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Re: Various Niggling CSS1 Questions

From: Steve Knoblock <knoblock@worldnet.att.net>
Date: Wed, 24 Sep 1997 17:26:04 -0400
Message-Id: <3.0.32.19970924164836.00b83ea0@postoffice.worldnet.att.net>
To: www-style@w3.org
I don't particularly care for HRs being rendered "3d" by default the way
Netscape does. I prefer solid, mainly hairline rules, so have used <hr
size=1>. I've been steadily converting my HR's over to CSS as the browsers
(IE4.0 mainly) matured.

From the table of elements in Hakon's book I learn that HR is a block
element (not having thought about it) like P. I assume that all the regular
block formatting properties apply to it. I expect that to get the 3d
effect, it would come from setting the border-style. Is that correct?

For my size attribute I substitute the height property:

hr {
   background: #CCCC99;
   color: #CCCC99;
   height: 1px;
   width: 100%;
}

This is the code I'm using now and it works in IE4.0 PP2. Note I set both
background and foreground colors because right now IE wants the color:
property for HR, but since HR is an empty element, it should be using the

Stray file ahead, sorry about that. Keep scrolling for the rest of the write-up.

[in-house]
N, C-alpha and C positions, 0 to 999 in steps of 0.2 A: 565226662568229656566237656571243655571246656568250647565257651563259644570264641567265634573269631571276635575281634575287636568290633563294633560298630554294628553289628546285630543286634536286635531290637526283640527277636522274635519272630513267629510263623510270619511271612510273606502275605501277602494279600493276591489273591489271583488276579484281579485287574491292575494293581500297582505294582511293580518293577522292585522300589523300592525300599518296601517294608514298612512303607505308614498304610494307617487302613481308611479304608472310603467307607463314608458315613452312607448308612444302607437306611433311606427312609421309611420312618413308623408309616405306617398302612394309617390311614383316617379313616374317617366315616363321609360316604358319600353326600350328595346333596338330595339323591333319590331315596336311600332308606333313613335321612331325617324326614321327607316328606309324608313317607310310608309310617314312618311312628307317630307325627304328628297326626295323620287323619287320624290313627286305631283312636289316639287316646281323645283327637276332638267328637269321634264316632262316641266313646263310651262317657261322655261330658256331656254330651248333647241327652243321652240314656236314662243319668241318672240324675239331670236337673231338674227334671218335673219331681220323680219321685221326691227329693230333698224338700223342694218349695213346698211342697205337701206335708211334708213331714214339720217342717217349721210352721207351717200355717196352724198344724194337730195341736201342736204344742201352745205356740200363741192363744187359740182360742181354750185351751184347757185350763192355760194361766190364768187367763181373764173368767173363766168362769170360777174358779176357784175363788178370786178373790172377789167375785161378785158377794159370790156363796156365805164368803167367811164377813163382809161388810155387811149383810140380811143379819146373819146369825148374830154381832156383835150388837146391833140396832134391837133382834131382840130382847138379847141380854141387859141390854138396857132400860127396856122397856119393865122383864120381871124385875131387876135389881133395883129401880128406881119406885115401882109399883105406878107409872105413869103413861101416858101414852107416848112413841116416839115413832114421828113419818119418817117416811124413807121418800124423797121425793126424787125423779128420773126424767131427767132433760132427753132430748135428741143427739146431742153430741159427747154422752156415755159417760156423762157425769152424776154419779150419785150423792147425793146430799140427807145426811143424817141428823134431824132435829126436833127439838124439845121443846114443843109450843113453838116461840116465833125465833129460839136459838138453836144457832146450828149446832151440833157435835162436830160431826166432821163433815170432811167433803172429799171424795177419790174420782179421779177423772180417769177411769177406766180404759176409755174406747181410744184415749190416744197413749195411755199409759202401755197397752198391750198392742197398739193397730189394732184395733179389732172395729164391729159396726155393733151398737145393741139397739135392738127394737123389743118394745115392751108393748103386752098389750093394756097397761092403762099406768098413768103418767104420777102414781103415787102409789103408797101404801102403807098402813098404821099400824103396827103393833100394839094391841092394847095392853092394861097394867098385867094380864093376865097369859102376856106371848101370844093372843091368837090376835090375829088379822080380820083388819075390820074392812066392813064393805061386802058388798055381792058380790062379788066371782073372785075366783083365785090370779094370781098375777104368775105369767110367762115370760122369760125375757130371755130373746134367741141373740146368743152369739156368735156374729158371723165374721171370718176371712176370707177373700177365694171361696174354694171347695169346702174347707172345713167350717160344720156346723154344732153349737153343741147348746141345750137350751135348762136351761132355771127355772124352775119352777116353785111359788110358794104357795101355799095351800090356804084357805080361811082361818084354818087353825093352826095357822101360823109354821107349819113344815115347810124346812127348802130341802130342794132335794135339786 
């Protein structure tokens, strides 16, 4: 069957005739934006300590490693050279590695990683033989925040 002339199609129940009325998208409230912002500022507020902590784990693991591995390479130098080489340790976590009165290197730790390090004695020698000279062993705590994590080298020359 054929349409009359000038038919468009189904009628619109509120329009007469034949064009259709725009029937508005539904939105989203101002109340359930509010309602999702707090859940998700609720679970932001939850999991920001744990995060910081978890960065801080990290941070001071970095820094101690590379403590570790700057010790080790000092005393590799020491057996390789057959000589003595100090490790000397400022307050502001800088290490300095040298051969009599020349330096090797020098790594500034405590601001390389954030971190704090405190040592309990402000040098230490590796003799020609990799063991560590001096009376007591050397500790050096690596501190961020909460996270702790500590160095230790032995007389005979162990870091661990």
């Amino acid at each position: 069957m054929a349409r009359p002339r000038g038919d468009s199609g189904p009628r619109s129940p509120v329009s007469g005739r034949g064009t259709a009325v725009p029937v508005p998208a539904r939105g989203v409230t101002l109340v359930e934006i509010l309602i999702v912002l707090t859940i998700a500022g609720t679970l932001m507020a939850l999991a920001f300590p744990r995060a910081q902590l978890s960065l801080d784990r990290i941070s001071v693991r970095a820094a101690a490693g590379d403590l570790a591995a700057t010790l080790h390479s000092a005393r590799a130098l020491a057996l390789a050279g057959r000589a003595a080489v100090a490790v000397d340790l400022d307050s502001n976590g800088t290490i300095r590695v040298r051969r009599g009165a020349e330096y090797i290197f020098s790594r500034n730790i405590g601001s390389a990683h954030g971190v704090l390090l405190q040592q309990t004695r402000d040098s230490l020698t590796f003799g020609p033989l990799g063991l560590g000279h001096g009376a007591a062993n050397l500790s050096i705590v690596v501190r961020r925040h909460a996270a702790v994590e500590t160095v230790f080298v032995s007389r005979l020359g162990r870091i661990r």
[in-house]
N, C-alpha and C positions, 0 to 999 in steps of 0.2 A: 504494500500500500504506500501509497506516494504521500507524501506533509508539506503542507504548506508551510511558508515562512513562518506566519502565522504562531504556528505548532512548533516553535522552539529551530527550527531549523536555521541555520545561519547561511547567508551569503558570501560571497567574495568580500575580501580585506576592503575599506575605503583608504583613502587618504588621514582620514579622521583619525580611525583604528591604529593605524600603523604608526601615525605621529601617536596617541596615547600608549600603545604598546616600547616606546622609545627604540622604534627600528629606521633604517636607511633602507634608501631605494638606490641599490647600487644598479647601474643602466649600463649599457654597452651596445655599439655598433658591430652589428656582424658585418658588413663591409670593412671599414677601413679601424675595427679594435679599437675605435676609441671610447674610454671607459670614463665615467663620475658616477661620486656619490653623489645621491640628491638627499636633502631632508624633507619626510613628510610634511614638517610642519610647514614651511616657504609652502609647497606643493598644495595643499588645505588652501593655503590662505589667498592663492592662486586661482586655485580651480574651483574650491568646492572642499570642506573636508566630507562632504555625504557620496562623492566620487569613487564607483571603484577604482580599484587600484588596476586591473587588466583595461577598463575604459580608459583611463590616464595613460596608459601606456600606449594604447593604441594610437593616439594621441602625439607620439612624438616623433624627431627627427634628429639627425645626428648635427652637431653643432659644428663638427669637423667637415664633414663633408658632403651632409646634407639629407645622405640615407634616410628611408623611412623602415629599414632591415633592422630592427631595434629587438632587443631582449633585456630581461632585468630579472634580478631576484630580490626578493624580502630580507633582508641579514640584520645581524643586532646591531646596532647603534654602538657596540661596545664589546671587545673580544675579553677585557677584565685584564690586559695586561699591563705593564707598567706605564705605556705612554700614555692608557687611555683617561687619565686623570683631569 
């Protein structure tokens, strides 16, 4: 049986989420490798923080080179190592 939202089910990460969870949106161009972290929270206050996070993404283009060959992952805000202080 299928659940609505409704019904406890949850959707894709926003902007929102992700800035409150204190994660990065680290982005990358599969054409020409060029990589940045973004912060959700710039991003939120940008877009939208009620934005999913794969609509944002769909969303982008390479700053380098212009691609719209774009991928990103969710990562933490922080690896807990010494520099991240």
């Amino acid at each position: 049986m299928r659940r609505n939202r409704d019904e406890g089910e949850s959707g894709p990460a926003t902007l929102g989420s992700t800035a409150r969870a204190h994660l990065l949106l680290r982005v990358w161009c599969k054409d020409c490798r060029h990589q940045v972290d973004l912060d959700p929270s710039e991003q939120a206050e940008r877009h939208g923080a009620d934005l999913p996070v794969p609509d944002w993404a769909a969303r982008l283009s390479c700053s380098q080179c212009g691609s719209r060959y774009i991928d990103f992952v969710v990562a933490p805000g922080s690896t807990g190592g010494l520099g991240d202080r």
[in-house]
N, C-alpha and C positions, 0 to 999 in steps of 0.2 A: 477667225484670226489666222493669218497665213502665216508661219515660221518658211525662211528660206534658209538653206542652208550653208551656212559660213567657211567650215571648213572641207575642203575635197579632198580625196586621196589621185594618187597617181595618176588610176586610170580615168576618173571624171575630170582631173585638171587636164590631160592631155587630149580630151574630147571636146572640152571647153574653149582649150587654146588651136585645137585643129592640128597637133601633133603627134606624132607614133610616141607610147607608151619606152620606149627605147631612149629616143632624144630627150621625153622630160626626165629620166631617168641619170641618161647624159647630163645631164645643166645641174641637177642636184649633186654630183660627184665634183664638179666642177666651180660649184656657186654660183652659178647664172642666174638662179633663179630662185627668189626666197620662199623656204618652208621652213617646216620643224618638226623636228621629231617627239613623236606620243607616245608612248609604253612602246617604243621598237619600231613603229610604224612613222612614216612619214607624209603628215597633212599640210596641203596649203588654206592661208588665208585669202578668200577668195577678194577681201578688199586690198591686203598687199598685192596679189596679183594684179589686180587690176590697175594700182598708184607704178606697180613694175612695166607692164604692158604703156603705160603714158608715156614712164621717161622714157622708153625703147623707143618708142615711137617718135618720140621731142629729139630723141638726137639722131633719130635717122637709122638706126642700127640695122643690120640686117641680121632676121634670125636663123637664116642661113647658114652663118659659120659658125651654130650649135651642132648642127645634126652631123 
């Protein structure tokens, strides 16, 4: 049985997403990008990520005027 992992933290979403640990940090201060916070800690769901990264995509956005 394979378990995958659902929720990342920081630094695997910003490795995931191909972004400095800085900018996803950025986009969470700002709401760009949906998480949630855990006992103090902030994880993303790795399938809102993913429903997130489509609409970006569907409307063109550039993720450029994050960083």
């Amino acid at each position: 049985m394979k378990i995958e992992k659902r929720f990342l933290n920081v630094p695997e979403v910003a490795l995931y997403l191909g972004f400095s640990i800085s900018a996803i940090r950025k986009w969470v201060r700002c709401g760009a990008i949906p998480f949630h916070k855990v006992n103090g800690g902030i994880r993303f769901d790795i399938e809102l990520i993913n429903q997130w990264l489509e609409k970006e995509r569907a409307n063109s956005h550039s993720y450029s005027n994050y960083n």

background: property instead (learned that here).

Steve

>   No, I want HRs to display but not take on any coloring; that is, display
>the usual dark-and-light-gray engraved effect that most current browsers
>use for HRs.  In the above example, all HRs would be flat blue lines, with
>no obvious engraving effects.  (Again, this is true in the browsers I've
>tested.)  Otherwise, if I want a blue forground but browser-default HRs, I
>have to declare something like:

   _/ Steve Knoblock                      mailto:editor@city-gallery.com
   _/ City Gallery                            http://www.city-gallery.com/
   _/ Member NSA               http://www.3d-web.com/nsa/nsa.htm
Received on Wednesday, 24 September 1997 17:26:51 GMT

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